The innovation process drives constant adaptation to changes. We believe that the technology of tomorrow will solve the problems of today.
But, we fail to consider how tomorrow's tech is affecting today’s users. Indeed, progress is constantly moving forward. You wouldn’t think of joining a race with your head facing backward. Therefore, the tech race is looking forward too. But the process can lead to disparities between users. Innovating means creating new solutions that are not compatible anymore with the tools users rely on today. As tech development progresses, users of today’s tech are left with gadgets that are not relevant anymore.
The limitation of compatible tech
The launch of the PlayStation 5 has been hugely mediatized through smart marketing campaigns by Sony. The company temporarily rebranded tube stations in London, for instance, or influential partnerships with PS5 advocates in the US. For enthusiastic gamers who have splurged on the purchase of the most expensive gaming console by Sony, the company has made it clear that the PS5 would remain compatible with gamers’ favorites. Only a few PS4 will not be playable on the newest console, which means that gamers can still enjoy games from the previous generation. Yet, that doesn’t come without challenges. First of all, you can’t download PS45 games directly onto the new console. You will need to use disks or to download the games onto an external drive. Some PS4 games will also be upgradeable, but it’s unclear whether the upgrade will always be free. Old controllers will not work with the new console, and new controllers may not create an engaging experience on the old console. Sony’s claim of backward compatibility that supports PS4 players falls short of practicality. While some efforts have been made to smooth the transition period, it’s unlikely that players will be enjoying long-term compatibility.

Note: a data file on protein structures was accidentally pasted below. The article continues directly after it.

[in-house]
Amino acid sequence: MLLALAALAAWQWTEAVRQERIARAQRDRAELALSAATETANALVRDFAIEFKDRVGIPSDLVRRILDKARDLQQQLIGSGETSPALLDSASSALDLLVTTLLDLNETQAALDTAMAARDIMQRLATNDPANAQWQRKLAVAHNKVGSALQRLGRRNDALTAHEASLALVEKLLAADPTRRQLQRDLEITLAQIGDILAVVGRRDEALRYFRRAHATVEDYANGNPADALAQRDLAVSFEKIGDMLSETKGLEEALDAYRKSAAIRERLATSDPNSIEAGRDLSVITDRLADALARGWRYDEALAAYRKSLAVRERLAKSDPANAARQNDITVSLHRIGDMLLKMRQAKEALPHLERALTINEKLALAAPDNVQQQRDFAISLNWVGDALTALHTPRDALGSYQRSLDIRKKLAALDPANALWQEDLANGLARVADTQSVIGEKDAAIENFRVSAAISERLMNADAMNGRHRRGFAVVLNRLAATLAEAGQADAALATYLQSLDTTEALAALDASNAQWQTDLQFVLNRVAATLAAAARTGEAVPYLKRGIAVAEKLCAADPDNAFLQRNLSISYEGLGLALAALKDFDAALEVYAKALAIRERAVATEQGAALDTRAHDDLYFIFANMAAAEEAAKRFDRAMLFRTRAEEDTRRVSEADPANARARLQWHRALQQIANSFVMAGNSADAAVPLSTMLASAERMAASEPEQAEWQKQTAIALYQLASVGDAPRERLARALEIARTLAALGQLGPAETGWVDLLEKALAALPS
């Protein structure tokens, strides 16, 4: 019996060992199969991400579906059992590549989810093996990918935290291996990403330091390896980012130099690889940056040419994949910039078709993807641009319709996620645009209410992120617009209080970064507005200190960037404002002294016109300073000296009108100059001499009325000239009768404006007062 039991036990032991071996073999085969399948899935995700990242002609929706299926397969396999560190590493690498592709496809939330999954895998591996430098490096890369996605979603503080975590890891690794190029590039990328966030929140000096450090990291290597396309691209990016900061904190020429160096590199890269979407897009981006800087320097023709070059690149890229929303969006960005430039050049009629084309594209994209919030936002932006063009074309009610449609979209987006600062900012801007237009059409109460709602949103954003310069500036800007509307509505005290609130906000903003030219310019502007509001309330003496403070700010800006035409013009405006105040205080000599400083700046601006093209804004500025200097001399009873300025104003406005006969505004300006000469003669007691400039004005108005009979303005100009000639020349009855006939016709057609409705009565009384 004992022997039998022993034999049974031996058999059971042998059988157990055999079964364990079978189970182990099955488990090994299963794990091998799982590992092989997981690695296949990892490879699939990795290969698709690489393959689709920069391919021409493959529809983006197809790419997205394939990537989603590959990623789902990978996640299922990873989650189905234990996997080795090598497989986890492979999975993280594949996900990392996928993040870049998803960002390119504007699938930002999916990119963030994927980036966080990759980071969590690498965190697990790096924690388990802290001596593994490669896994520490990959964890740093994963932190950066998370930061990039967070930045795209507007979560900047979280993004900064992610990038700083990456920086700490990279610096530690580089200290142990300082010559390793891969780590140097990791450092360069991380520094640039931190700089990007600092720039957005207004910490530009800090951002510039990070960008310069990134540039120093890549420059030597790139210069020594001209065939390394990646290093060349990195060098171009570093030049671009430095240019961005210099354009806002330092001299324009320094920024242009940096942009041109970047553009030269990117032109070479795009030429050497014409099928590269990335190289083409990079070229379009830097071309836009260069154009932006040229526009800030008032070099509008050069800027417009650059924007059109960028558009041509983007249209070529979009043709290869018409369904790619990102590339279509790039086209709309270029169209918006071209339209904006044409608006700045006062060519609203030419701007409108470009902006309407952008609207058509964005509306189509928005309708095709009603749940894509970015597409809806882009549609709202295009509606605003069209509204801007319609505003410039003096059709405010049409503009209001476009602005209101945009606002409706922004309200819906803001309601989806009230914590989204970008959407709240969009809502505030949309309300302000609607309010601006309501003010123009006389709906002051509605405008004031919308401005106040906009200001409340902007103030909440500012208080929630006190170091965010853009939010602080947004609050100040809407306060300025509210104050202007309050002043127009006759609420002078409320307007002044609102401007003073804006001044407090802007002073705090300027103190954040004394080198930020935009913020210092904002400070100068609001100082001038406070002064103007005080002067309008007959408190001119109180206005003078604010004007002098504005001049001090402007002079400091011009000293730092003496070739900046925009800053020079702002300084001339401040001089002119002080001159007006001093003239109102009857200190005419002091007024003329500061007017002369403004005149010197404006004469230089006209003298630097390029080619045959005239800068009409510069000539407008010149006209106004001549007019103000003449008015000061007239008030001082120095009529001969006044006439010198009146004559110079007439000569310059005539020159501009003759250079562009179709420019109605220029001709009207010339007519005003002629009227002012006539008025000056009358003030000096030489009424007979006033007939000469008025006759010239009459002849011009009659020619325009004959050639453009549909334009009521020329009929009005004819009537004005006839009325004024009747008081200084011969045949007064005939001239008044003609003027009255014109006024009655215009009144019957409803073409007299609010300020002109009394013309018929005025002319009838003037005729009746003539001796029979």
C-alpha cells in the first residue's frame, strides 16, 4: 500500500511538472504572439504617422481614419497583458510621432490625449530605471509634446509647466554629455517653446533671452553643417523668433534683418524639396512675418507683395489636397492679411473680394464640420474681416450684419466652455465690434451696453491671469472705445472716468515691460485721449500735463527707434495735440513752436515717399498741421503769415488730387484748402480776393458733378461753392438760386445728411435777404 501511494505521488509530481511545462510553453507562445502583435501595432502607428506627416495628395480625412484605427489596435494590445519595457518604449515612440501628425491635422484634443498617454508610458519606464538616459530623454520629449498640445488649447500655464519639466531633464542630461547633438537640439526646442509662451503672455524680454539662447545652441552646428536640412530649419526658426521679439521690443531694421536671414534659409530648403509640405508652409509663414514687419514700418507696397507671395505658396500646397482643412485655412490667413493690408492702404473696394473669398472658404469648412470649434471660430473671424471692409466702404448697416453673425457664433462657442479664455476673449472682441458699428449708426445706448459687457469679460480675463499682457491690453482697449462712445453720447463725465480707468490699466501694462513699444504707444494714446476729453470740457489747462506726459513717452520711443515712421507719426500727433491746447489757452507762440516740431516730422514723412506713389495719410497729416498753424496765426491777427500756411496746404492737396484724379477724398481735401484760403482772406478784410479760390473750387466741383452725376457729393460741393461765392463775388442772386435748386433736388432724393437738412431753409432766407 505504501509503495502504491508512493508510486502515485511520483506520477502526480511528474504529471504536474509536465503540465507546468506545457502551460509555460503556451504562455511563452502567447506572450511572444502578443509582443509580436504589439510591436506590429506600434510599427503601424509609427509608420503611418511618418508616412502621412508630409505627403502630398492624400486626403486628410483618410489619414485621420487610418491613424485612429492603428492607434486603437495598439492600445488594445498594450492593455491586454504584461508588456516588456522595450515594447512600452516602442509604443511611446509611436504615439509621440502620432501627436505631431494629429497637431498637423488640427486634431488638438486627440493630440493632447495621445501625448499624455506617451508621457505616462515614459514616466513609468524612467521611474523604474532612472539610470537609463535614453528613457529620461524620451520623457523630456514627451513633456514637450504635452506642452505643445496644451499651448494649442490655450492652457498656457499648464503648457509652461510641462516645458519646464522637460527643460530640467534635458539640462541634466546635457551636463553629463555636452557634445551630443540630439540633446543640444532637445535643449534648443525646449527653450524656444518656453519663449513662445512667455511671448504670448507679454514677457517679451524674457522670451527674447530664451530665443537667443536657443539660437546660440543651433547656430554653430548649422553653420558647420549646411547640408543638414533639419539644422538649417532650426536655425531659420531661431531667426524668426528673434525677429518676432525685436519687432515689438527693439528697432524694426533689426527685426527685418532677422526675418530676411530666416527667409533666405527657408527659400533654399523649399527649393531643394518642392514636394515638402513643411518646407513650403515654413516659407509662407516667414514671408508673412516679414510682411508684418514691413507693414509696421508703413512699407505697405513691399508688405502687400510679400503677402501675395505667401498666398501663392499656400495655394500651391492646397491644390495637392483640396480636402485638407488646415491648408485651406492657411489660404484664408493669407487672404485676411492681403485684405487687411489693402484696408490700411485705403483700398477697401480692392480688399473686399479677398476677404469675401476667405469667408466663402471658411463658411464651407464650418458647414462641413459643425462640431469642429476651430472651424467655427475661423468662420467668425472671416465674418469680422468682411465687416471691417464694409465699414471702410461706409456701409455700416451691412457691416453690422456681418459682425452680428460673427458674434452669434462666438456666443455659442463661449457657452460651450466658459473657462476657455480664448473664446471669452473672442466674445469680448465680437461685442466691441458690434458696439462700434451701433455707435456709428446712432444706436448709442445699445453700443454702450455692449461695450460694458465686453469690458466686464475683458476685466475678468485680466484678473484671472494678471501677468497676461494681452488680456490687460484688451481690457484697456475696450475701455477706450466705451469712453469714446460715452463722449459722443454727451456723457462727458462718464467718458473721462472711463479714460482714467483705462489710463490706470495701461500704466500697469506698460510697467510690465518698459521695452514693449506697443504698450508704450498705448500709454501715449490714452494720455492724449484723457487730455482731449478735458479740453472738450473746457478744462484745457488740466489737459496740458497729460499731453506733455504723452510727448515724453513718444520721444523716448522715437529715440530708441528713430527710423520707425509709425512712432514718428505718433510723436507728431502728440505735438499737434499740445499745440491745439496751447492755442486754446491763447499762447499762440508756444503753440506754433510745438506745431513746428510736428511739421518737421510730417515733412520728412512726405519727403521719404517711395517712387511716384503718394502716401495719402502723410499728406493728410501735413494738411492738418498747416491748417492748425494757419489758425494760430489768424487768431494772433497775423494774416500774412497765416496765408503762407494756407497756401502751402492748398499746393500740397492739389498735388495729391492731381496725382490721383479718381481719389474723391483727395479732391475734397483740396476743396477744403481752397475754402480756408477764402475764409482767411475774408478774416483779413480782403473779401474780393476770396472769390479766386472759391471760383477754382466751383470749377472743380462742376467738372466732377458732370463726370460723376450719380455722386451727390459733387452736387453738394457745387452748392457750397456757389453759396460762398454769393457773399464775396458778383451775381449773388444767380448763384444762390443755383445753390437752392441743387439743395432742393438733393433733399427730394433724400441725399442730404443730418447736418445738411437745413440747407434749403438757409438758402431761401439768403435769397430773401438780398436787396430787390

No app works for everyone all the time
Whether you’re an Android or an iPhone enthusiast, you’re aware that not all applications can afford the same range of functions and experience across different operating systems. While companies are familiar with crossplatform app development, many face challenges with the limitation of the process. Building an app that is compatible across multiple platforms at the same time is a budget- and time-saving strategy that comes at the cost of UX and performance. It makes no doubt that operating systems vary greatly between Android and iPhone devices. Some companies, such as Microsoft, prefer to keep OS separate for development purposes. Indeed, while apps can be developed across all platforms simultaneously, the tech sometimes sacrifices optimal performance. As this happens, apps are less likely to remain compatible with operating systems versions. In the long term, users will need to upgrade their phones if they wish to maintain app access.
The cost of tech development
It is worth mentioning the tale of the South African tax agency, SARS which relies heavily on Flash as part of its online solution. End of 2020, most browsers and Adobe officially stopped supporting Flash technology. What seems like a trivial matter lies at the heart of the South African economy. Developing an online tax system is an expensive project that South Africa chooses to delay. Instead, the country created the SARS browser to avoid the Flash discontinuation. This is proof that technology development doesn’t always consider how it will impact users.
Compatible tech innovation is a money-driven strategy. As long as there are significant profits in maintaining compatibility, companies will continue doing so. Yet, when the profit balance changes, compatibility is sacrificed for the sake of budget, time, and convenience.
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